Teachers’ Tools for Navigation: On top of the wonderful storytelling aspects of the story that could be used for a mentor text to initially introduce a personal narrative, looking at points of view of a situation, and seeing how illustrations support a text and add to the story, the book also shares the science behind rock’s stories which is a great introduction to basic geology and some animal science. Yay STEAM! Below is the image in the back matter:
- Why does everyone think that being a rock is boring?
- What has rock done that is definitely not boring?
- How old is rock?
- What other things would rock have seen in the timeline given for him?
- What are some things that rock did that show his character traits?
- Which of the characters would you want to be friends with? Why?
- How are the other characters different than Old Rock?
Read This If You Love: Anthropomorphic picture books, Tiny T. Rex and the Impossible Hug by Jonathan Stutzman, You Don’t Want a Unicorn by Ame Dyckman, Fly! by Mark Teague, Jasper & Ollie by Alex Willan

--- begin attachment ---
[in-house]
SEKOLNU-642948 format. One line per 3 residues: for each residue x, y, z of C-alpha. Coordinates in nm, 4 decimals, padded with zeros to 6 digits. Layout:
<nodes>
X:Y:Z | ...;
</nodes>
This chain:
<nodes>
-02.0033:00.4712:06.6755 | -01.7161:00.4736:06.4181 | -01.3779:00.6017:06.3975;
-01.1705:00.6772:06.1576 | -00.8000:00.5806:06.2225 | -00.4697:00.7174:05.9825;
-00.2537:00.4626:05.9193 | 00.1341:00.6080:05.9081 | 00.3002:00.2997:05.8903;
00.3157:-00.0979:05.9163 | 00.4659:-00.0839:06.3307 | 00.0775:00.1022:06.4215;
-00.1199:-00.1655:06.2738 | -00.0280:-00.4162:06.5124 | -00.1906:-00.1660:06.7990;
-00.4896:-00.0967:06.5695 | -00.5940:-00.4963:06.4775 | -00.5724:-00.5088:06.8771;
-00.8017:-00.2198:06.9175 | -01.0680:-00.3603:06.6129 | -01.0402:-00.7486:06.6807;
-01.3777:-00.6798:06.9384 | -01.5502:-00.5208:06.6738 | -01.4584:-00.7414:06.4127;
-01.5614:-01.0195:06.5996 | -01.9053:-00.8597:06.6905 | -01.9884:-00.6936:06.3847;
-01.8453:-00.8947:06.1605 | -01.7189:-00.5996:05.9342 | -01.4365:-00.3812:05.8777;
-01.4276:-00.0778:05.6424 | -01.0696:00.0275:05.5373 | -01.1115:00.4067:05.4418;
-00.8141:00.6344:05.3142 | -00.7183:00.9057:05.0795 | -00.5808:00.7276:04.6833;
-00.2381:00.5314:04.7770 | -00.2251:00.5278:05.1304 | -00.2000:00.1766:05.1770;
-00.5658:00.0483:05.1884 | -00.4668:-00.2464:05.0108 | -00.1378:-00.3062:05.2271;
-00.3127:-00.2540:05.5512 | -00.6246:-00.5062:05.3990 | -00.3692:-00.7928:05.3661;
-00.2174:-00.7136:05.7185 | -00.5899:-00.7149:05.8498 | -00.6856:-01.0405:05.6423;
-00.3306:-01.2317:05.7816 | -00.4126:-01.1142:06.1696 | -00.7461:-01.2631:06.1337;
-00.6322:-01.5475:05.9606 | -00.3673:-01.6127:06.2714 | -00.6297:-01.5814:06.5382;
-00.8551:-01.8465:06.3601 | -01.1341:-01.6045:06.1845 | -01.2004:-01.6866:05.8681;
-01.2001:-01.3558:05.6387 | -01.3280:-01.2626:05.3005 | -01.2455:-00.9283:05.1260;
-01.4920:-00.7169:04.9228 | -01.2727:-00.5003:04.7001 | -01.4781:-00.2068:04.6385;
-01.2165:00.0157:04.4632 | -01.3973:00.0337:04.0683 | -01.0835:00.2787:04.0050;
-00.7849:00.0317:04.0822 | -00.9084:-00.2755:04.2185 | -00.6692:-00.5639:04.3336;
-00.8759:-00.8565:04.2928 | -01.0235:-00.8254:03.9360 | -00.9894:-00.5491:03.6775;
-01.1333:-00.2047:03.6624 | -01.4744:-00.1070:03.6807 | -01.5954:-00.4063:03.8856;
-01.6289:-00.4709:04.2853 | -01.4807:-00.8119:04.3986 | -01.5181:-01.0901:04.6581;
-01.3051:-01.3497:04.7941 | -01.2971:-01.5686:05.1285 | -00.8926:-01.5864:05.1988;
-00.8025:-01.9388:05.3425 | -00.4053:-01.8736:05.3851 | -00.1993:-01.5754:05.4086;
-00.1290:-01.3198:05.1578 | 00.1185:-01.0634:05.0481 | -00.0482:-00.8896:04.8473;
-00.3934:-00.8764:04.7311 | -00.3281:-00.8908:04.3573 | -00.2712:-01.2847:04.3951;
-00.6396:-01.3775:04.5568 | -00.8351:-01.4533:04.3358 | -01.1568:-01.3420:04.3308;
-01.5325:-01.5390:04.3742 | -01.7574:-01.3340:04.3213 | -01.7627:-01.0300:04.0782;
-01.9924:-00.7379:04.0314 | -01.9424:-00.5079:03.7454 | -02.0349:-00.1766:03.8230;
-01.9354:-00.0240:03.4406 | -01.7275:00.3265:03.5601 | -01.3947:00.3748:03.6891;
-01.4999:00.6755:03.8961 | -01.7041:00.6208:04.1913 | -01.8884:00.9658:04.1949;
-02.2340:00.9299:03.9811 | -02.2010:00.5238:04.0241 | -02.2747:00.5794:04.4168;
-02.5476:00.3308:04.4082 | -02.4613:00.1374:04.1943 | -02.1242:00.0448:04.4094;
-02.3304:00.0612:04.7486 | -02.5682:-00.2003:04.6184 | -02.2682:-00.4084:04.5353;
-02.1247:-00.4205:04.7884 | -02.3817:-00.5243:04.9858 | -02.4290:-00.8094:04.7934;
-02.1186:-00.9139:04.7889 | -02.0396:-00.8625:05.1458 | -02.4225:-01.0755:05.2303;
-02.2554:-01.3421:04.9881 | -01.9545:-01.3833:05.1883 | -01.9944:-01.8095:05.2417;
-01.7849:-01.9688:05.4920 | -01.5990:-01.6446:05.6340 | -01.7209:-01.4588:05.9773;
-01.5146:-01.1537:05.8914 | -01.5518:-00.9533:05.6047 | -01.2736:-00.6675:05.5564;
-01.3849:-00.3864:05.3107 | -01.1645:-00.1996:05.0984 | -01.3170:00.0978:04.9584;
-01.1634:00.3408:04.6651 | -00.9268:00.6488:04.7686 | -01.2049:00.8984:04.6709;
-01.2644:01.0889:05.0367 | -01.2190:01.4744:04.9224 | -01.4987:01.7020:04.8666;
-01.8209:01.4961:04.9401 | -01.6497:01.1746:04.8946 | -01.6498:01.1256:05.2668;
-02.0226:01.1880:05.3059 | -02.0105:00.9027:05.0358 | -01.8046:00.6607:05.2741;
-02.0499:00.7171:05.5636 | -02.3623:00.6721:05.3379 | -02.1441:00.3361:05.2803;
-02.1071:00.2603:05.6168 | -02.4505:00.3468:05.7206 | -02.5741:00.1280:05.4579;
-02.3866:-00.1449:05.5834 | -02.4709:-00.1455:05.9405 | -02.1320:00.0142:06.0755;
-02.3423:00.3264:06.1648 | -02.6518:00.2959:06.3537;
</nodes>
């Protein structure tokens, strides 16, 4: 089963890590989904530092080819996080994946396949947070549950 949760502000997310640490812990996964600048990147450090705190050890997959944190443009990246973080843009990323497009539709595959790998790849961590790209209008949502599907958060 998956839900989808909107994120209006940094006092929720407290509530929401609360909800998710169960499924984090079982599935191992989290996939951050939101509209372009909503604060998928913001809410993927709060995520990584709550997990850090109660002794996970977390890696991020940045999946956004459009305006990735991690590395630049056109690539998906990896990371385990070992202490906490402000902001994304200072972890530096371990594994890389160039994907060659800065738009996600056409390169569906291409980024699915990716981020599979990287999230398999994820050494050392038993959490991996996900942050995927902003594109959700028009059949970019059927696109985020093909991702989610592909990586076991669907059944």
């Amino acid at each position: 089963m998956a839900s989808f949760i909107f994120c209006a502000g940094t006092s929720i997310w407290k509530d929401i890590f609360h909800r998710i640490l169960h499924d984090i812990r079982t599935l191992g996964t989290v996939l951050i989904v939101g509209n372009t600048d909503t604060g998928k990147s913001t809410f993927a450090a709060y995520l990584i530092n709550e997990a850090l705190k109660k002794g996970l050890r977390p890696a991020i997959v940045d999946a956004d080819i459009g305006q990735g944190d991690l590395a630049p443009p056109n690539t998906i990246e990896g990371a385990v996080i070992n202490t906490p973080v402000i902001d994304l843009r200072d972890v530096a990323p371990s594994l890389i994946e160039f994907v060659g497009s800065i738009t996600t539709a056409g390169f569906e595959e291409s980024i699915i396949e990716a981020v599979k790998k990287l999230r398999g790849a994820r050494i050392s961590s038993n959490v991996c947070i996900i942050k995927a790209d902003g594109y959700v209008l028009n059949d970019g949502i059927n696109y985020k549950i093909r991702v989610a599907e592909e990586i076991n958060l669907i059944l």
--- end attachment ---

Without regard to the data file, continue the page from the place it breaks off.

Room on our Rock
Authors: Kate & Jol Temple
Illustrator: Terri Rose Baynton
Published September, 2019 by Kane Miller Press
Summary: Two seals are perched on a rock. When others need shelter, do they share it? Room on Our Rock celebrates the truth that there are two sides to every story. This clever picture book has one story that can be read two different ways.
There are two ways to read this story. When read from front to back, the seals believe there is definitely no room on their rock for others. But when the book is read from back to front, the seals welcome others to shelter on their rock. A heartwarming story about sharing and compassion.